Heather and Megan (pictured here in Sri Lanka) let me know that though they live in different cities, they meet up once or twice a year in a new far flung destination. How fabulous is this setup?
And how jealous are we?
These travel besties got me thinking: How does one find their perfect travel bff? If you are lucky enough to have one, then you might be able to give the rest of us some pointers (hop on down to the comments below!) but what follows is my advice on how to find this most important, life-long travel pal.
As in: do not choose to try out your new travel friendship on a 4 month jaunt around Southeast Asia. Start small, traveling friends! Head off on an easy weekend to a cool nearby city. Go on a long hike in a state park! Then, pay attention to any red flags that clue you in to the possibility that this person might not share your traveling style. Do they get impatient waiting for a table to open up at a restaurant? Are they bothered by the smaller things that you can brush off with ease? If so, they may not be able to handle the mishaps that are bound to happen when traveling any better than they can handle everyday, trivial problems.
Look for People Who Are Similar to You
Before I ever stepped on a plane with my travel bestie, I knew the following about her:
- We got our MA in the same obscure (read: slightly useless) subject.
- We share an astrological sign, and this is a valid measure of a person in both of our opinions.
- We are early risers.
- We are early-to-bed-ers.
- We like to get as much out of life as we can.
- We love to plan, write lists, and mark things off those lists.
- We both speak Spanish, and prefer to travel in Spanish-speaking countries.
- Our brothers both work at the same company, in different states (this doesn't matter, but is a weird coincidence).
- We are politically and religiously on the same page.
- We both have dogs, and they are also travel besties.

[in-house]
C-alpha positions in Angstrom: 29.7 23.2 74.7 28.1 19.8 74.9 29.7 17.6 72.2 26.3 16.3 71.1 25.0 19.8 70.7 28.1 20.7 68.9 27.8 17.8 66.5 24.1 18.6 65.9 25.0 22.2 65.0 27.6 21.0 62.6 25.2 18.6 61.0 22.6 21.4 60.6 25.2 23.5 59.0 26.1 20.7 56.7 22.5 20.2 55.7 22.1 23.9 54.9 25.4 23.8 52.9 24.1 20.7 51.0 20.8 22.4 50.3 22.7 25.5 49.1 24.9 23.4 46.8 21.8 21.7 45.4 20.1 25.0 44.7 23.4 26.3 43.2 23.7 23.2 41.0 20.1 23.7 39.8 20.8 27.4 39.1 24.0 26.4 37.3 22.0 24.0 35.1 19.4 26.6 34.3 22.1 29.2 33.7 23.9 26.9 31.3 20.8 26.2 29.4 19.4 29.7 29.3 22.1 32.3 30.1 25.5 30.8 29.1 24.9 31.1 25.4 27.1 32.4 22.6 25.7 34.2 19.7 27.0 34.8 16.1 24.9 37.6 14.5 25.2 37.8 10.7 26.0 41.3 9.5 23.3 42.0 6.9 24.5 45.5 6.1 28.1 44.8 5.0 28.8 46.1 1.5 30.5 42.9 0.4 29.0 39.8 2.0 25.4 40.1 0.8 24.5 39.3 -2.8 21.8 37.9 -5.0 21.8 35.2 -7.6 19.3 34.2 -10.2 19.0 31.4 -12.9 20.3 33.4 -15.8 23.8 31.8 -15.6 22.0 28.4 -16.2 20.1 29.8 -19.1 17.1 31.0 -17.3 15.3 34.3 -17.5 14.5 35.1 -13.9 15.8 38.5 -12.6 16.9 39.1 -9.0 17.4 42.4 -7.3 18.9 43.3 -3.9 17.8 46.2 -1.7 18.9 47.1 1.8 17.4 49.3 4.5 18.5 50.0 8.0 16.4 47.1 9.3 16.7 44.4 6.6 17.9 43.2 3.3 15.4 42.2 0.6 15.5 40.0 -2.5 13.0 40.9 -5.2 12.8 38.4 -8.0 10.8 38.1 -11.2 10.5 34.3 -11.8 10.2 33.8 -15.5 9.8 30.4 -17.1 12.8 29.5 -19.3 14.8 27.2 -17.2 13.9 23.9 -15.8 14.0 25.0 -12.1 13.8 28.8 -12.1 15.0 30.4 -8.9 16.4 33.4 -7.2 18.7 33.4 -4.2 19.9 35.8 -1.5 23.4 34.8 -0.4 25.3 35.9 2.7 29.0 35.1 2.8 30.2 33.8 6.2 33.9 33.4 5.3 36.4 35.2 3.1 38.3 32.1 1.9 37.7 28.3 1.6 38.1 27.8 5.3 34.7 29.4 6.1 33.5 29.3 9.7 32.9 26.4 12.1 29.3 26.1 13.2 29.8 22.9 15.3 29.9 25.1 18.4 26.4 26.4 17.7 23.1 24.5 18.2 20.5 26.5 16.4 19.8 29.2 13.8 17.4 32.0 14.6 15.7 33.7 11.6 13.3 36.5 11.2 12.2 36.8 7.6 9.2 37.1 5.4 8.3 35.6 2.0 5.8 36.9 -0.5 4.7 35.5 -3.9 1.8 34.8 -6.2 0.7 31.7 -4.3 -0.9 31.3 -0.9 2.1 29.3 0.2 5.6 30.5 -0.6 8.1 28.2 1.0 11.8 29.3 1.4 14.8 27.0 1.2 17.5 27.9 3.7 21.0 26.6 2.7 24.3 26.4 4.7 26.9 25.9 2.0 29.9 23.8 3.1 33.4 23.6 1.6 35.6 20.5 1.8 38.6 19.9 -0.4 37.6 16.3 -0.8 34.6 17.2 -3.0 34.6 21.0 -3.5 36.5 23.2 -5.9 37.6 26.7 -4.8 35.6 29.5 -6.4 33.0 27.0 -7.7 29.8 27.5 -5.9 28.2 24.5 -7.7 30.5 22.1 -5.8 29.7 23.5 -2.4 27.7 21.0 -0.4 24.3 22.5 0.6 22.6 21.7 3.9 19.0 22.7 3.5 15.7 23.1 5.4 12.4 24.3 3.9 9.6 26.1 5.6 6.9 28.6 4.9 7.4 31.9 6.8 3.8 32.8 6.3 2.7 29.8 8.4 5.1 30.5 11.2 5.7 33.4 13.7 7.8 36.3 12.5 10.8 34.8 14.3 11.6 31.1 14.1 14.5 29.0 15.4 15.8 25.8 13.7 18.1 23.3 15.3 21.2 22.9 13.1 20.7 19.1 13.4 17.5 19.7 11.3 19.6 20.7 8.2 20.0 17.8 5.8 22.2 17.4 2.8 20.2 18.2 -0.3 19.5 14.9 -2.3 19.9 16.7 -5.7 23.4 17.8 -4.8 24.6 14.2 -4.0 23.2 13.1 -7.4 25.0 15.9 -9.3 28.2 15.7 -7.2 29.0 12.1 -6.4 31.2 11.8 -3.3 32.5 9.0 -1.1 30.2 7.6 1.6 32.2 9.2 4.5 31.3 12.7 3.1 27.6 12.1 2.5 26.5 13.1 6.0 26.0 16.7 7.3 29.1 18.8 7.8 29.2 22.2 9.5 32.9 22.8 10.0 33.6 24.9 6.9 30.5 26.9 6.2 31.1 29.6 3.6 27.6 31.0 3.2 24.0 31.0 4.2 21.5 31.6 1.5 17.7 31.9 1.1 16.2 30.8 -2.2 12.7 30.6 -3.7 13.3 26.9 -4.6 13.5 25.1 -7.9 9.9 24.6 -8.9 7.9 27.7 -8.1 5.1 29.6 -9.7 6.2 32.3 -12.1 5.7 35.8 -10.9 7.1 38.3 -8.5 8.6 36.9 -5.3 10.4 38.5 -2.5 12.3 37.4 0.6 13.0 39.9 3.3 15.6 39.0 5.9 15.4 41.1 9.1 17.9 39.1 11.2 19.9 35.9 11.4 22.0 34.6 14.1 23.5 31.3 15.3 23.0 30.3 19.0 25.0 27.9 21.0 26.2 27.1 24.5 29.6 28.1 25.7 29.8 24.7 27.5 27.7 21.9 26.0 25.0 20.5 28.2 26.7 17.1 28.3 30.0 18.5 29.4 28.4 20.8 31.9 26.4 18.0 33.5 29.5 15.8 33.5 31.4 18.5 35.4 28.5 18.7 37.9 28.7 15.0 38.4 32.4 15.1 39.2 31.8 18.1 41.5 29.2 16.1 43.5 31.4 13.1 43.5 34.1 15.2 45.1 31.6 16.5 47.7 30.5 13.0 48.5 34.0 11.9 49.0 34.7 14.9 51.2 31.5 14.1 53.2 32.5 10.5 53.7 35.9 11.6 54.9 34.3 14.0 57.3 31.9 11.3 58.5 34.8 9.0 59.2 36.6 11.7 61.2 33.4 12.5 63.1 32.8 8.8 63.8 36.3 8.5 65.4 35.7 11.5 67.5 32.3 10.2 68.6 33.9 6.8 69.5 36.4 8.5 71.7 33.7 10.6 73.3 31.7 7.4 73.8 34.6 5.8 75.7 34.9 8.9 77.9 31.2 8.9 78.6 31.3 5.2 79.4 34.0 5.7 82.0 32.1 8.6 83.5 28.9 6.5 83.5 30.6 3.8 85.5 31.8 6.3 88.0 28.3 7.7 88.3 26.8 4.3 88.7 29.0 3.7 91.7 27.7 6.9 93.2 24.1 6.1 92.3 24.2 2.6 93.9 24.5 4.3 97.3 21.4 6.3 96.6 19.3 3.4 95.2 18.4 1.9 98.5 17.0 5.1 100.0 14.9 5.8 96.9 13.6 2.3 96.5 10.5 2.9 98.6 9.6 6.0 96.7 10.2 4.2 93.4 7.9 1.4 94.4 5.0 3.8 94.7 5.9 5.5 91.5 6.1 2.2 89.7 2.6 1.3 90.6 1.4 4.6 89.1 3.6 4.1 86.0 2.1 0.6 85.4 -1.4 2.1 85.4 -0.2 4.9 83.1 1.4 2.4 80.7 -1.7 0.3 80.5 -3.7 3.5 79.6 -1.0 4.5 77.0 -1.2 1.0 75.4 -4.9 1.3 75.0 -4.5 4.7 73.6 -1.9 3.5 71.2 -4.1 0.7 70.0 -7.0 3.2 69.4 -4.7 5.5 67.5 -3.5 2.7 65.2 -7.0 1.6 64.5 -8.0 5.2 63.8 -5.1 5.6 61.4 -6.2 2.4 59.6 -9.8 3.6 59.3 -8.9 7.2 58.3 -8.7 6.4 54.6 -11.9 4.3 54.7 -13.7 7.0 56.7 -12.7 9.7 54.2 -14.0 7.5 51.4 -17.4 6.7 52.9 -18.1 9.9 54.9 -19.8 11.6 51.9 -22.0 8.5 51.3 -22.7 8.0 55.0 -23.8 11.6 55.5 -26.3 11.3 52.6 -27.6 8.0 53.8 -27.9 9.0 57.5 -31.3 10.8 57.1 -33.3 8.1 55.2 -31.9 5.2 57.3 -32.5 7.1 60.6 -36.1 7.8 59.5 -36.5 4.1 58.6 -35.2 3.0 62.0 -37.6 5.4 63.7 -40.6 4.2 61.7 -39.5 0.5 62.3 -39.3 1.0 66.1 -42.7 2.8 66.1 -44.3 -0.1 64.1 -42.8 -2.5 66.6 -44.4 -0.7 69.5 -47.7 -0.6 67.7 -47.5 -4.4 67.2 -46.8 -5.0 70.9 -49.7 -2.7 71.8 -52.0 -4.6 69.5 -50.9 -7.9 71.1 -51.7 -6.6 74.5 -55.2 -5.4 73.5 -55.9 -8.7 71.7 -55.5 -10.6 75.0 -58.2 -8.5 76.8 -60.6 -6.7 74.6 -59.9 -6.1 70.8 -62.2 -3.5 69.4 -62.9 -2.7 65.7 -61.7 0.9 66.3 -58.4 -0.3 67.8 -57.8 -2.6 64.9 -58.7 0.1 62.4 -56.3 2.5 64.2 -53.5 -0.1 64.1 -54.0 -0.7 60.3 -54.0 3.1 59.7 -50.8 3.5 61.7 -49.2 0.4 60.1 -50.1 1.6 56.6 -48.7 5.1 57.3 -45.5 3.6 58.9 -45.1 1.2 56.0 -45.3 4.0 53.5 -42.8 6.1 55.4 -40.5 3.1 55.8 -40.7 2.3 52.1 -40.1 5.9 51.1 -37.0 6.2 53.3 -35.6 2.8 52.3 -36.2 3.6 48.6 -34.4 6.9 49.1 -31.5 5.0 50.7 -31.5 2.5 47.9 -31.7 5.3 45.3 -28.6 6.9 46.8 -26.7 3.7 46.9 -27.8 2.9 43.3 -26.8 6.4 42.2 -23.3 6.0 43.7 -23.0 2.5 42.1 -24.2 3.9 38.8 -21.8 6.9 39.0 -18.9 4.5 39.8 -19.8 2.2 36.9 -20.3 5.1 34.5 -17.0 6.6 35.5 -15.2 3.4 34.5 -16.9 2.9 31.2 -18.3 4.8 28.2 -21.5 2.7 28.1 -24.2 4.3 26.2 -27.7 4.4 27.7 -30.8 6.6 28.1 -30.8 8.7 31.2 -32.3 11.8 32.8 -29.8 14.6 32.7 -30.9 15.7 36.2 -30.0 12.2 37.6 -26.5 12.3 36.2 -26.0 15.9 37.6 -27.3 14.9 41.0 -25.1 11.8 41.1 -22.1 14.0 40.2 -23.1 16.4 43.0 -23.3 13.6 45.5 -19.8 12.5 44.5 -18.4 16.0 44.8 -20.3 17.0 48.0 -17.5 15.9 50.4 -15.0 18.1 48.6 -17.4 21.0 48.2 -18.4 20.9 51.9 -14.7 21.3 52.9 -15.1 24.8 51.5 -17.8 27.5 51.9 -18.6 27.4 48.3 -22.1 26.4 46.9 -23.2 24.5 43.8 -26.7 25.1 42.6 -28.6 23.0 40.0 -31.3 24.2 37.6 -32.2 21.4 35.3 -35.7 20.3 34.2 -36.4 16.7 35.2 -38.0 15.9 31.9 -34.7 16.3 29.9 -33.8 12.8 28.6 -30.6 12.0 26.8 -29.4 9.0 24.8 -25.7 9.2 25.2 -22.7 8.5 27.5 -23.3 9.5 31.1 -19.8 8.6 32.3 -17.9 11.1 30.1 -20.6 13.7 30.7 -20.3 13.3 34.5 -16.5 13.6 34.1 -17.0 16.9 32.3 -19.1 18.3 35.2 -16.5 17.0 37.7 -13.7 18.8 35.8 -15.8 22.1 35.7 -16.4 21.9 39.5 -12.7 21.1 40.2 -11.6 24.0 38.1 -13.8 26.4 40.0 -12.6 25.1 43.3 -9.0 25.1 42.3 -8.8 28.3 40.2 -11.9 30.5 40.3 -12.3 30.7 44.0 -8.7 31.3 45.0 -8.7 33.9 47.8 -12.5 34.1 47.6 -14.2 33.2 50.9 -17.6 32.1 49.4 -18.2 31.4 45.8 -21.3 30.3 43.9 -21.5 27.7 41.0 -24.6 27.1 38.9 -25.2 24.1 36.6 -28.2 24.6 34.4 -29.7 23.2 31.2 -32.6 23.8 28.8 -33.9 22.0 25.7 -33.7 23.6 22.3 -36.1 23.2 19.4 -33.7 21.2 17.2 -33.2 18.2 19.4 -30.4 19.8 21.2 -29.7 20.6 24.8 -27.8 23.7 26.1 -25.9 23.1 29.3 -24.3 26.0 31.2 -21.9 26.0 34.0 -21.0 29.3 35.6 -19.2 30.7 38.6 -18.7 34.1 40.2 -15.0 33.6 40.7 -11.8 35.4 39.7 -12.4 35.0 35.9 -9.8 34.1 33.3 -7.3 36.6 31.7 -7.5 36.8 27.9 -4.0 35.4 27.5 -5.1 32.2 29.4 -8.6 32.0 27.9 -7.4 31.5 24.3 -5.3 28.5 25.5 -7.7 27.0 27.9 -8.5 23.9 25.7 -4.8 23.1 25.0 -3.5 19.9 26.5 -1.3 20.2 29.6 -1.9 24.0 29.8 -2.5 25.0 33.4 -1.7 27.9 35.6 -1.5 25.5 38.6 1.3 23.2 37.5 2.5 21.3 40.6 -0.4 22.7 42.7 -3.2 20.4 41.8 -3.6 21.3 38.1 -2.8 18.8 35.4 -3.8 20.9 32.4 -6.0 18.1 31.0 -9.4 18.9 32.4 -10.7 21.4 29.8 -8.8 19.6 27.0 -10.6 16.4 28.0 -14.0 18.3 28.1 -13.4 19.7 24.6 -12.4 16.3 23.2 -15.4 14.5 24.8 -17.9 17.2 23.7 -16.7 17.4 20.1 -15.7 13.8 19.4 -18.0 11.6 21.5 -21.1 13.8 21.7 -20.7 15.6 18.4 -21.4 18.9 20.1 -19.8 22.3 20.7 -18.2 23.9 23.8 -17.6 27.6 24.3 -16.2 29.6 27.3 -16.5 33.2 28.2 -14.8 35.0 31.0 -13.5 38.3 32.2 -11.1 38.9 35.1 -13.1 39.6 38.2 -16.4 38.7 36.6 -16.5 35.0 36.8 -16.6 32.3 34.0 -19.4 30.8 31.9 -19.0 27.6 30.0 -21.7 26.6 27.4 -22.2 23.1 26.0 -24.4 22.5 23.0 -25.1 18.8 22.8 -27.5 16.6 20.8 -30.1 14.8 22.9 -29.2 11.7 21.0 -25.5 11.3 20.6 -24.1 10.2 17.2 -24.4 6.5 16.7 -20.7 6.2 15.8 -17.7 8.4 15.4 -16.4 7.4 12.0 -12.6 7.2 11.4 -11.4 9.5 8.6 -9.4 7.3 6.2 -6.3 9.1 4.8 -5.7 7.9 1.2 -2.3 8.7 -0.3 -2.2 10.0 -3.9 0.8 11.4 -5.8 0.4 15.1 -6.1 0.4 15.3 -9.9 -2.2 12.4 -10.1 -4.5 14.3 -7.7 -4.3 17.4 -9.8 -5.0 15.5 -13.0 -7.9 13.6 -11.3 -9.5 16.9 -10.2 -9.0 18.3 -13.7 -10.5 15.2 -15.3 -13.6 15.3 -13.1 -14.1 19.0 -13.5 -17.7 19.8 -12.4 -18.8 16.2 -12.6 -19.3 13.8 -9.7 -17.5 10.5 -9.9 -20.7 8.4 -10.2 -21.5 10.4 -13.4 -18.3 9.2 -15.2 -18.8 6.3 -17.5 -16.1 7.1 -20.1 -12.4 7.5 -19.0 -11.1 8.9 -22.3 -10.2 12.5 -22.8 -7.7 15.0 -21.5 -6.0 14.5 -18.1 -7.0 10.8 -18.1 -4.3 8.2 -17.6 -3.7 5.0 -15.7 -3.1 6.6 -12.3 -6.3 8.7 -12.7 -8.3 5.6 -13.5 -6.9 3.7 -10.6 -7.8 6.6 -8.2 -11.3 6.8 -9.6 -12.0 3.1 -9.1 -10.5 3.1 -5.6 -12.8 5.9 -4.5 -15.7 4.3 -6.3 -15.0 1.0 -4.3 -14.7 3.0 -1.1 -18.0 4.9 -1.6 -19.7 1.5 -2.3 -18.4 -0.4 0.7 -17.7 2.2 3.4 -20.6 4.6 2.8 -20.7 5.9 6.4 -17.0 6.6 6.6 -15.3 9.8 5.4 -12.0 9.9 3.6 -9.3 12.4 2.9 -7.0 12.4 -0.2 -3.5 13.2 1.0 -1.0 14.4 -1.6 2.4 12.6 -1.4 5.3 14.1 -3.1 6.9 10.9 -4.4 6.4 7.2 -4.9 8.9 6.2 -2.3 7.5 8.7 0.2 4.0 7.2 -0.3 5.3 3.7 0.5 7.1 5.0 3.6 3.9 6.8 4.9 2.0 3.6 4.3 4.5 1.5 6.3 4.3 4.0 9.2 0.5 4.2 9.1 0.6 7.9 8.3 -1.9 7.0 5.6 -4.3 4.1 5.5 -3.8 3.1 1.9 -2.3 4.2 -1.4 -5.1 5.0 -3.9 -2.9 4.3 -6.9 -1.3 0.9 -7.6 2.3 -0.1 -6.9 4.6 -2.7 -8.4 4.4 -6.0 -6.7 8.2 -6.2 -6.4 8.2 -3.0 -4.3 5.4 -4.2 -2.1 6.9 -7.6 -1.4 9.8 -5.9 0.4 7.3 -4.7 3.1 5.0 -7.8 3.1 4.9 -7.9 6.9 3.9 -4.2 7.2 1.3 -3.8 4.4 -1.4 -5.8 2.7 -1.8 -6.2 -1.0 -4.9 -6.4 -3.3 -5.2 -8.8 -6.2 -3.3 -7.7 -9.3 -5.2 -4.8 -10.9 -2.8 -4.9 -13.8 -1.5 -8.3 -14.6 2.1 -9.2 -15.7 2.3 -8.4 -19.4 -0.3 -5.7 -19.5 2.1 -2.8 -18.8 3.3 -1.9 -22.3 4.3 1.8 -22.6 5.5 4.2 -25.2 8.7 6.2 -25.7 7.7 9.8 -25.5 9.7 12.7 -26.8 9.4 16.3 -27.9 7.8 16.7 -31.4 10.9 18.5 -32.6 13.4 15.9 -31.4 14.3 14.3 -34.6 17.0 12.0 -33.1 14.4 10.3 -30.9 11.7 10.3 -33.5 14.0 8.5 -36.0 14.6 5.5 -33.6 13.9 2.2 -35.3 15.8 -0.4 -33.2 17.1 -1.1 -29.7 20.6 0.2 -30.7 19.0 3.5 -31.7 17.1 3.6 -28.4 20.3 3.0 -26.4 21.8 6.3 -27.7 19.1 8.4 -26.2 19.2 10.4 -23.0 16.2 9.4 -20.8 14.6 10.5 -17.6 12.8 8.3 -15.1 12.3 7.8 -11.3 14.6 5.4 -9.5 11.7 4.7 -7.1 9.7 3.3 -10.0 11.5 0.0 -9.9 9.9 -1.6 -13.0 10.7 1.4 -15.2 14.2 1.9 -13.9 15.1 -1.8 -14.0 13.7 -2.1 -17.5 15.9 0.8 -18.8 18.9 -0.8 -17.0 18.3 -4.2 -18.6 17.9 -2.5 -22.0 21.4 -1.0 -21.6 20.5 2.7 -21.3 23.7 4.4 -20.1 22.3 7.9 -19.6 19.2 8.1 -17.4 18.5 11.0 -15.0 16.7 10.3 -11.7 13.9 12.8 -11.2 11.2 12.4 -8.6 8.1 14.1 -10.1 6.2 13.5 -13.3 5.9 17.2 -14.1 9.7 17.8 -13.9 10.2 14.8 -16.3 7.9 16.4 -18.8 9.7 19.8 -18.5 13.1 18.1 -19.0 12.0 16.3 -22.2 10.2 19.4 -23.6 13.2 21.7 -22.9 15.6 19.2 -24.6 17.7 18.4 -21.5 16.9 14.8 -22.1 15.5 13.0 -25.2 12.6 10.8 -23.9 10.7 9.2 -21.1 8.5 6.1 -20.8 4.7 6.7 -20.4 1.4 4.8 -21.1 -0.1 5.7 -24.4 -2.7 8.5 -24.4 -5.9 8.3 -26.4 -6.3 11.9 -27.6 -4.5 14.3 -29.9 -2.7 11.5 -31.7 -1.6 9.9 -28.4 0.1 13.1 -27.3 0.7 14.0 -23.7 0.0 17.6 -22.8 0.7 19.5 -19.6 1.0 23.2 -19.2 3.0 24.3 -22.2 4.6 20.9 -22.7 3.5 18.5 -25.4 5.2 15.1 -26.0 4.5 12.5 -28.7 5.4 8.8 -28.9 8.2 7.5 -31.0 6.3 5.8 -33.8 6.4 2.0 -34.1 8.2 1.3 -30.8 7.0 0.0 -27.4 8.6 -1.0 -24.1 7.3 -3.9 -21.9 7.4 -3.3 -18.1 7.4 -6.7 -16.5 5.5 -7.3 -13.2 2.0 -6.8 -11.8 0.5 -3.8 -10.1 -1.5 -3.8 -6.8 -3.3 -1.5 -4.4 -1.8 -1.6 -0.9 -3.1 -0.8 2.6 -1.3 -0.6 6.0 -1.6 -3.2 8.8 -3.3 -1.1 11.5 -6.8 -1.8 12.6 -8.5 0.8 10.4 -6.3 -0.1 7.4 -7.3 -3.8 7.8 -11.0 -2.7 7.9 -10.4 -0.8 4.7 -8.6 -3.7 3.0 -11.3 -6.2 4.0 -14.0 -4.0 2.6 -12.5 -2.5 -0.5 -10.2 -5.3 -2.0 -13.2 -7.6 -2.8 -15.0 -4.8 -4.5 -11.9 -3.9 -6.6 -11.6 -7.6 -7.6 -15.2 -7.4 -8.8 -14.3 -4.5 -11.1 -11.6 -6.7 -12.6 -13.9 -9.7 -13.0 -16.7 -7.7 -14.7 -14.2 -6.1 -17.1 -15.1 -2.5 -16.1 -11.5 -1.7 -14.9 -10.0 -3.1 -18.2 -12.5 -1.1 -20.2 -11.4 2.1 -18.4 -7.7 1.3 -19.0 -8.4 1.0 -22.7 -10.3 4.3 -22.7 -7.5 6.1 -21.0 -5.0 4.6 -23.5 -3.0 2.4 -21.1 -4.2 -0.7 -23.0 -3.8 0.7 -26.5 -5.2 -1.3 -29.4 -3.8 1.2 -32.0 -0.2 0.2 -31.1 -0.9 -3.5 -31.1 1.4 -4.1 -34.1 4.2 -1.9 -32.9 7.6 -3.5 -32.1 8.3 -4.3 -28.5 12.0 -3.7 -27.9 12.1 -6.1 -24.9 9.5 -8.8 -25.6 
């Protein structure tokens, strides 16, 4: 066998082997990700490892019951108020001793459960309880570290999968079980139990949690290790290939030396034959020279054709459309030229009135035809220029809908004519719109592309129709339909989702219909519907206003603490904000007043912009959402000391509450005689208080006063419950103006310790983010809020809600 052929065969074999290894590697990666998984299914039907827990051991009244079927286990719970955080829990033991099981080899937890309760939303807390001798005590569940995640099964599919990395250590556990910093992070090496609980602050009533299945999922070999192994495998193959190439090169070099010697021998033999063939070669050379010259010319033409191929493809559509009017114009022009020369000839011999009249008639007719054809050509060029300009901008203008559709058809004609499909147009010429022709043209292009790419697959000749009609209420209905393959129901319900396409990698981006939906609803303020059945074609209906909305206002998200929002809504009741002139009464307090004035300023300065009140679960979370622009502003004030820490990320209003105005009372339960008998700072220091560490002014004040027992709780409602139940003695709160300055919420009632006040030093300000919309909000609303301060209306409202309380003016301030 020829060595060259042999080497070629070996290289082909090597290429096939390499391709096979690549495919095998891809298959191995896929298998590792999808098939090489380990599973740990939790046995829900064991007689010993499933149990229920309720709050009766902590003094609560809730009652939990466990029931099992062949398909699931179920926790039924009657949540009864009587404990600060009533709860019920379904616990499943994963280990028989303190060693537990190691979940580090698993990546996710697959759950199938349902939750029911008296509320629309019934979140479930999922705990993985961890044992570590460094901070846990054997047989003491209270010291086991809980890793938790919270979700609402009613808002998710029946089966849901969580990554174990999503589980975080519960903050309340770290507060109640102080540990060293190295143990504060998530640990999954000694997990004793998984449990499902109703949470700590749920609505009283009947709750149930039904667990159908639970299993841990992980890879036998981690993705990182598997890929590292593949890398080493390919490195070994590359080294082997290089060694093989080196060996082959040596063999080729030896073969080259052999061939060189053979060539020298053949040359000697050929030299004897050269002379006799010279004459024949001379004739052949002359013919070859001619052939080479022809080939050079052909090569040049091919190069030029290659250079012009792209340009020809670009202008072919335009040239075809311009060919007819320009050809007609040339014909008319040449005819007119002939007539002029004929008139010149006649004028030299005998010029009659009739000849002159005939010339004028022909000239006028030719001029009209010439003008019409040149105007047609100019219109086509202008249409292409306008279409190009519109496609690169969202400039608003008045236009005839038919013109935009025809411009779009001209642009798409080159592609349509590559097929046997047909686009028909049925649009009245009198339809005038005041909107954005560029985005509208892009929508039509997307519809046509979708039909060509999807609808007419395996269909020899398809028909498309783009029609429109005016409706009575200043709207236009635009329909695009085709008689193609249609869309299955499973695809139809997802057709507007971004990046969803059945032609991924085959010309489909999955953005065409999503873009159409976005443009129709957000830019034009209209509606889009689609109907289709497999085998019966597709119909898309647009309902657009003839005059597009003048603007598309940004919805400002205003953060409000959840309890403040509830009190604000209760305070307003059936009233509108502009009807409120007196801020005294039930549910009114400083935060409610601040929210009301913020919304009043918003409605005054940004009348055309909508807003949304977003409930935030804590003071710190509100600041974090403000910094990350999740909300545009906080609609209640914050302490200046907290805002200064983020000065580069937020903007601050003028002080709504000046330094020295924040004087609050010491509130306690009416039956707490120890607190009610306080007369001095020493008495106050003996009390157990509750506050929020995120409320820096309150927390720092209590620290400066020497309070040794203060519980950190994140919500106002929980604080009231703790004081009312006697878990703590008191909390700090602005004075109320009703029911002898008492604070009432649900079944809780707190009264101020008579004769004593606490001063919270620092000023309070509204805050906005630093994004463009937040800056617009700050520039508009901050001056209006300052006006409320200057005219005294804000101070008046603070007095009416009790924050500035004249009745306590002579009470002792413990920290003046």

So, yes. We have quite a bit in common. Though this is not something I'd insist for in a friend, it is really, really helpful to have someone who is a lot like you when you are traveling. Why? Because you will almost never come across a situation wherein one person wants to go to the club and the other wants to go to the museum. You will both want to go to the museum, because that is the only sane choice in this scenario. (Right, travel bestie?)
Choose Someone with Similar Travel Experience
If you have hopped all over our glorious globe as a solo traveler, it is wise to look for someone who has (at least almost) traveled as much as you. This shows that they are able to handle themselves when completely out of their comfort zone, and won't rely fully on you every time a train is missed or something gets lost in translation. If one of you is an experienced traveler and the other is a newbie, it is natural that the newcomer will look to the more seasoned traveler to help get through the tough spots. That is all well and good if you are the most patient person ever, but if you've been on an overnight bus for 14 hours and there's a flood in the middle of Ecuador that means you'll be on said bus for another 8 hours and all you've had to eat is fried plantains, you're going to want someone with you who can handle this. Because at that moment, it will be every woman for herself. Trust me.
Also, having someone who is comfortable traveling alone means that they can... wait for it... travel alone! Even when you travel together, there is going to be one of you that wants to see where Sor Juana Ines de la Cruz, your hero, is buried, and the other of you that wants to see some stupid art thing that obviously isn't as awesome. And that's great! You can both go do what your heart desires, and meet up again for carne asada in the evening.
Have Similar Travel Budgets
Hear me well, travelers! I am absolutely not saying that you must make the same salary as your travel bff. If, however, your travel pal expects to drop 500 EUROS a night on a swank hotel in Madrid and you are looking at the more budget-friendly options, this will not work out well for either of you. Your pal will end up feeling cheated out of their luxe vacay and you'll end up feeling guilty about that and resentful that you should have to shell out more cash than you want to. Come to an agreement before you even start booking about how much money you have to spend on this trip, and book from there. This is called booking backwards. (Actually, it isn't. I just made that up. But I like it. So, yeah. Coined.)